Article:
Julia Gillard has singled out the ABC in an interview about the misogyny weathered by female heads of state, calling its decision to finance a comedy about her leadership bizarre.
Gillard was interviewed for a feature about the “age of public misogyny” that would be ushered in with Hillary Clinton’s presidency, published in the Atlantic and written by Michelle Cottle, a contributing editor.
Gillard spoke to Cottle in some depth about the sexist attacks she weathered while serving as prime minister from 2010 to 2013, saying that she was surprised they worsened over time.
“I expected the maximum reaction to my being the first woman prime minister to come in the first few months,” she said. “What I found living through the reality was that the sort of gendered stuff actually grew over time.”
Gillard singled out the ABC’s decision to fund a four-part sitcom titled At Home with Julia, which parodied her relationship with her partner, Tim Mathieson.
“They chose bizarrely, in my view, to finance a comedy where an impersonator played me,” she said of the state broadcaster. No similar program had been made of other prime ministers, before or since, she noted.
At Home with Julia, a Quail Television production for ABC1 in 2011, promised to “take viewers into the life of PM Julia Gillard and boyfriend Tim Mathieson, behind the closed doors of The Lodge.
“How do Julia and Tim find ‘couple time’ amid independents crashing date night, Julia’s security detail constantly suspecting terrorist plots against her and nonstop unsolicited advice from [former PM] Paul Keating?”
In one episode Gillard – as played by Amanda Bishop, who also cowrote the show – was depicted with Mathieson – played by Phil Lloyd – apparently naked and postcoital under the Australian flag.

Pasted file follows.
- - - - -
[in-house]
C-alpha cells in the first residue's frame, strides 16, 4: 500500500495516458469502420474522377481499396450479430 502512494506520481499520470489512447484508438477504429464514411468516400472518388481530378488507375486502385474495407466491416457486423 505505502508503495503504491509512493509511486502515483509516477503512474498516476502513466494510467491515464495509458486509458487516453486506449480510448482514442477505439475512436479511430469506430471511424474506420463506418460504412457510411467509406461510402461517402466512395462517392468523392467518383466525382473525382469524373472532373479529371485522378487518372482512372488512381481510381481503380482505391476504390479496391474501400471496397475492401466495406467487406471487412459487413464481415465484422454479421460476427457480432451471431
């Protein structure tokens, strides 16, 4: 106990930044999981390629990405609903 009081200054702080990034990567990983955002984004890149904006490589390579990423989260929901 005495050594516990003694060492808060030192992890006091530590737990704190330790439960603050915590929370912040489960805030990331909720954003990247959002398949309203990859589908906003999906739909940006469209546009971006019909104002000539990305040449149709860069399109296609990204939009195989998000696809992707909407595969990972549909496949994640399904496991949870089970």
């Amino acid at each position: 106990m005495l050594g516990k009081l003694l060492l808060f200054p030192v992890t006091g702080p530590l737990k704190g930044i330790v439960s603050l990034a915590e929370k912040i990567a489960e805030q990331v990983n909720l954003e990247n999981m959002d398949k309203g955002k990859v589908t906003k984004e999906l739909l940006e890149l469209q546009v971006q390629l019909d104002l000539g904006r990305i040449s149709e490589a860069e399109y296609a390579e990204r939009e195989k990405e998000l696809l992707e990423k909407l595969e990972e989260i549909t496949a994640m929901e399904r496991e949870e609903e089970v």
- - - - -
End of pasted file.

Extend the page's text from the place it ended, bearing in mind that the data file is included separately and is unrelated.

At Home with Julia was nominated for best television comedy series at the 2012 Australian Academy of Cinema and Television Arts Awards. The ABC declined to comment on Gillard’s statement.
Gillard agreed with an academic quoted by the Atlantic who said sexism was more socially acceptable than racism.
“In some ways, I think we put a burden on women in the face of gender attacks that doesn’t necessarily play out in the face of racist attacks.”
She singled out her announcement of the carbon tax in 2011, which prompted protesters to rally against her outside Parliament House, some wielding signs such as “Ditch the witch” and “JuLIAR”. Tony Abbott, the then leader of the opposition, stood in front of them while condemning the tax.
“I have made the point since that, if Australia had an Aboriginal Australian prime minister and the opposition leader went and stood in front of signs that said ‘Sack the black’, or inserted any of the dreadful words we have for Aboriginal Australians, it would have been a career-ending moment,” she told the Atlantic.
“And if an Indigenous Australian prime minister had complained about that, I don’t think people would say, ‘Oh, he is just playing the victim.’
“But that is what gets said about women who complain about sexism. There is an added kind of layer that women leaders are just supposed to take it on the chin and not complain about it.”
But though Gillard condemned sexist debate about a president or prime minister’s decisions, and called for “men and women of goodwill” to do the same, she added that trailblazing women were necessary “so we can hit a time where it’s so normal for a woman to be a president” that it was not worthy of comment.
She said the same applied to politicians belonging to ethnic minorities.
Cottle concluded by suggesting that if a Clinton presidency would usher in the “era of the bitch”, “forward-thinking women might want to start working to reclaim the word”.